Like a dog with an old bone, I’m still gnawing away at the Brock Allen Turner rape case, which I blogged about at some length here. I can sum up that long post thusly: When both parties to sexual intercourse are grotesquely drunk and the victim has no memory of the entire evening — including whether or not she consented to the act — it is unjust to finding the man guilty of rape, which is an intentional act.
I’ve seen two objections to this argument. The first is that Turner’s running away when third parties caught him in the act shows a consciousness of guilt. The second is that, even if the victim drunkenly consented to sex, when she became unconscious she withdrew that consent. I disagree with both those arguments.
As to the first — that running away showed a consciousness of guilt — it’s just as reasonable to believe that turner was (a) frightened or (b) conscious of a different type of guilty; namely, that it’s not the done thing in America to have sex out of doors in front of an audience. Moreover, because Turner was so drunk (more than two times over the legal limit) and the victim was unconscious and lacked any memory of events, neither of the two people most closely involved in the activity can explain what was going through Turner’s drink-befuddled mind when he ran.
Regarding the second argument — that the victim’s passing out withdrew consent — that assumes that Turner was aware that she had passed out. It’s perfectly reasonable to believe that he was not aware of the victim’s changed mental status. First, if Turner was as drunk as his blood test indicates, his cognitive functioning was grossly impaired. If the victim exhaled a puff of air or a grunt every time he thrust into her, that could have been enough for his intoxicated mind to register consciousness on her part.
Second, and this is not very complimentary to men who care about their partner’s happiness, there are large classes of men for whom sex is entirely about their own pleasure. Once they’ve engaged in minimal foreplay (assuming they even bother), they view their partner merely as a receptacle, not as a participant in a mutual act.
Guys, women talk. And because women talk, I can’t tell you the number of times I’ve heard about guys who lose all interest in their partner when they’re getting their rocks off. Women describe just lying there, waiting for the act to end, aware that the guy has mentally transformed them into a life-sized Japanese sex doll.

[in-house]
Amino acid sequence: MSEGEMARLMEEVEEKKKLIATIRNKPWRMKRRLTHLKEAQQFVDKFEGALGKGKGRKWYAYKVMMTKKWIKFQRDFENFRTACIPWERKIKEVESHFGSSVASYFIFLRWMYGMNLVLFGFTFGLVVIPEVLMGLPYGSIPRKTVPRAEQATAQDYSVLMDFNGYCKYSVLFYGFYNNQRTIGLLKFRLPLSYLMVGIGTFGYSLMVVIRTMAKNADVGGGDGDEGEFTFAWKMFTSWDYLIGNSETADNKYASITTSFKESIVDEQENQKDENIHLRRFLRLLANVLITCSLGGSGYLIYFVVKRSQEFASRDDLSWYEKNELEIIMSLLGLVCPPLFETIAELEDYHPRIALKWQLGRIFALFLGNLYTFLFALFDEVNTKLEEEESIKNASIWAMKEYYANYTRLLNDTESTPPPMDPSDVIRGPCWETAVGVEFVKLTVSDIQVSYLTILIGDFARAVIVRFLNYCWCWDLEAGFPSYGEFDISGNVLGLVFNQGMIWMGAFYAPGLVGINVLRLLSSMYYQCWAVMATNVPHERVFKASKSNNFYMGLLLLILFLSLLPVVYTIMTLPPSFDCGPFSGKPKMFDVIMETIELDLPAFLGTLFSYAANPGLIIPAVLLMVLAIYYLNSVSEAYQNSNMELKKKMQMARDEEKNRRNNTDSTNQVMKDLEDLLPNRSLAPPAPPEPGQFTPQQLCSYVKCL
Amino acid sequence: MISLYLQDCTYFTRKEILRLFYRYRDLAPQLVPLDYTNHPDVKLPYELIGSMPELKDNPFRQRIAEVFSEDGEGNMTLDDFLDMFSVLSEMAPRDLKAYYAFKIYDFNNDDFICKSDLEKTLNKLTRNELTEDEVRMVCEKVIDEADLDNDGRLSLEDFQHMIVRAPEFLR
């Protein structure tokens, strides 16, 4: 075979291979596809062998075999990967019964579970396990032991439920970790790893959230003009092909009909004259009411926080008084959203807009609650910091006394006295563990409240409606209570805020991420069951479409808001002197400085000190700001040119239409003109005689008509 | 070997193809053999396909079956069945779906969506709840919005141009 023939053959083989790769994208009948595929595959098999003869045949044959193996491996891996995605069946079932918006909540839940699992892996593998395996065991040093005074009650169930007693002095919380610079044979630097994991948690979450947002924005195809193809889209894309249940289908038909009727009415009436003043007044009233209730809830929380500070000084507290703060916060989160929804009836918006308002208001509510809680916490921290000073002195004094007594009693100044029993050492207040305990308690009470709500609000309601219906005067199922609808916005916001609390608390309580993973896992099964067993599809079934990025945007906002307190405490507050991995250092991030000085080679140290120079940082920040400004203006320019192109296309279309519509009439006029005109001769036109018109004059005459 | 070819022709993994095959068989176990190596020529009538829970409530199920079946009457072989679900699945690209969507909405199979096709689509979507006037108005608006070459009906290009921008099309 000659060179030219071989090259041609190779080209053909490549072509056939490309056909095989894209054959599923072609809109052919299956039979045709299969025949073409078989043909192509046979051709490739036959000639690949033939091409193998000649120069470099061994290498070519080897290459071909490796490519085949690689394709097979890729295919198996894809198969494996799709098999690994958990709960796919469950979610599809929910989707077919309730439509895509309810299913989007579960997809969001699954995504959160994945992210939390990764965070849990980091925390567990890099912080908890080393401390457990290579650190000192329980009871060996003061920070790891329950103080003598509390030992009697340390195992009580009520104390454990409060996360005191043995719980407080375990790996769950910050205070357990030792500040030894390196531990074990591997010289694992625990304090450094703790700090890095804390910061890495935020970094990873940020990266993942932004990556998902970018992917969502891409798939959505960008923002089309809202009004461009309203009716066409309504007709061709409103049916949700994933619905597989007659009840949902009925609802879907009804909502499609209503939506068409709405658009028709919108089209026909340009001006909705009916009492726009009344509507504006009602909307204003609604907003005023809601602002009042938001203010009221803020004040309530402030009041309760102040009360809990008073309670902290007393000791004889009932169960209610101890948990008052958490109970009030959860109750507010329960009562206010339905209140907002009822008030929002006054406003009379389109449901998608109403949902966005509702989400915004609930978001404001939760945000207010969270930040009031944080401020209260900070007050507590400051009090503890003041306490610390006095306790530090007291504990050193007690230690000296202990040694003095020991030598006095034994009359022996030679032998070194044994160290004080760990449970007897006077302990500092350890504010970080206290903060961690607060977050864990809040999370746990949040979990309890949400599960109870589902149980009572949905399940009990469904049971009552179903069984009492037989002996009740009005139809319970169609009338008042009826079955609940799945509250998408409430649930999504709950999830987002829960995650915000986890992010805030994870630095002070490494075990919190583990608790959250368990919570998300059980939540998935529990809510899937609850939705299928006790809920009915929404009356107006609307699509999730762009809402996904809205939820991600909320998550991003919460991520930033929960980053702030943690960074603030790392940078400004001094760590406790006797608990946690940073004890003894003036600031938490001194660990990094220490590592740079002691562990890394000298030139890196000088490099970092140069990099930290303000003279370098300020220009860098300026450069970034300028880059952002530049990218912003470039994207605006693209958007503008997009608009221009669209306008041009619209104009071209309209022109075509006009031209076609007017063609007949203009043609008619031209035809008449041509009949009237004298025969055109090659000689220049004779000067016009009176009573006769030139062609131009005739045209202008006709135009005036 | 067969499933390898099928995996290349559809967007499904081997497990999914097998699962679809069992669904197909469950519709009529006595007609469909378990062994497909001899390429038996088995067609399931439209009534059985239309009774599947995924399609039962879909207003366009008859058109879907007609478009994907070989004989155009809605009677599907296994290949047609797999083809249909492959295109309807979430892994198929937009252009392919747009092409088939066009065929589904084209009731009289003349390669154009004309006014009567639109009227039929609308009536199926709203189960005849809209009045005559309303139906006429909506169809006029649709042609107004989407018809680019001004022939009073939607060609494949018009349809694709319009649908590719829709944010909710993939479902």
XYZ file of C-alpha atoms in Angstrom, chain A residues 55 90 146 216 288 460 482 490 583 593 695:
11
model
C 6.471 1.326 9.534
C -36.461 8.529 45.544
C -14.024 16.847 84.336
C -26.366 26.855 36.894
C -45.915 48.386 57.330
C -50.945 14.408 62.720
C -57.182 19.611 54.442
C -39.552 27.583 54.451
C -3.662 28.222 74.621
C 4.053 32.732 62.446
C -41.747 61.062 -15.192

And it’s not just the women I know doing the talking. It’s also a standard trope in romance novels that the heroine has had to suffer through some oaf’s insensitive sex, something that makes her all the more aware that the romantic hero, when he finally makes love to her, is a truly wonderful person who cares about her pleasure. Heck, there are whole mythologies built around the claim that Victorian brides were admonished to handle the sex act by “Lying there and thinking of England.” There’s a sexual approach that works well for men who find it a waste of time to continue the “love-making” throughout the entire act of sex.
With all of this is mind, I think it’s valid to accept that, whether because of a selfish nature or complete intoxication, Turner may have found his partner’s satisfaction totally irrelevant. He would be just one in a long line of men who feel that, as the woman is warm and breathing, he has no obligation or interest in checking with her to make sure she’s enjoying herself or that she’s even awake.
It’s therefore entirely possible that Turner had no idea the victim had withdrawn consent by passing out. He may just have appreciated the fact that she wasn’t constantly insisting that she take care of her needs when all he wanted to do was take care of his own. That makes him an insensitive jerk, but not a rapist.
And one more thing: Remember when I blogged about the liberal friend — an otherwise wonderful woman whose friendship I cherish — who felt that a woman should always be believed if she claims to have been raped? She apologized to me for having that attitude. She found so disturbing the notion that a young man’s whole future would be jettisoned in a situation in which it was impossible to tell if non-consensual sex had occurred, just because the gal felt violated afterward, that she rethought entirely the current system that instantly convicts a man, no evidence required.
The best system, of course, is one that simultaneously believes the woman’s accusations (treating her with respect and concern) and believes the man’s protestations of innocence (so as not to treat him like a criminal) until the entire matter has been tried in a court of law, using the stringent principles of due process that we developed over the years.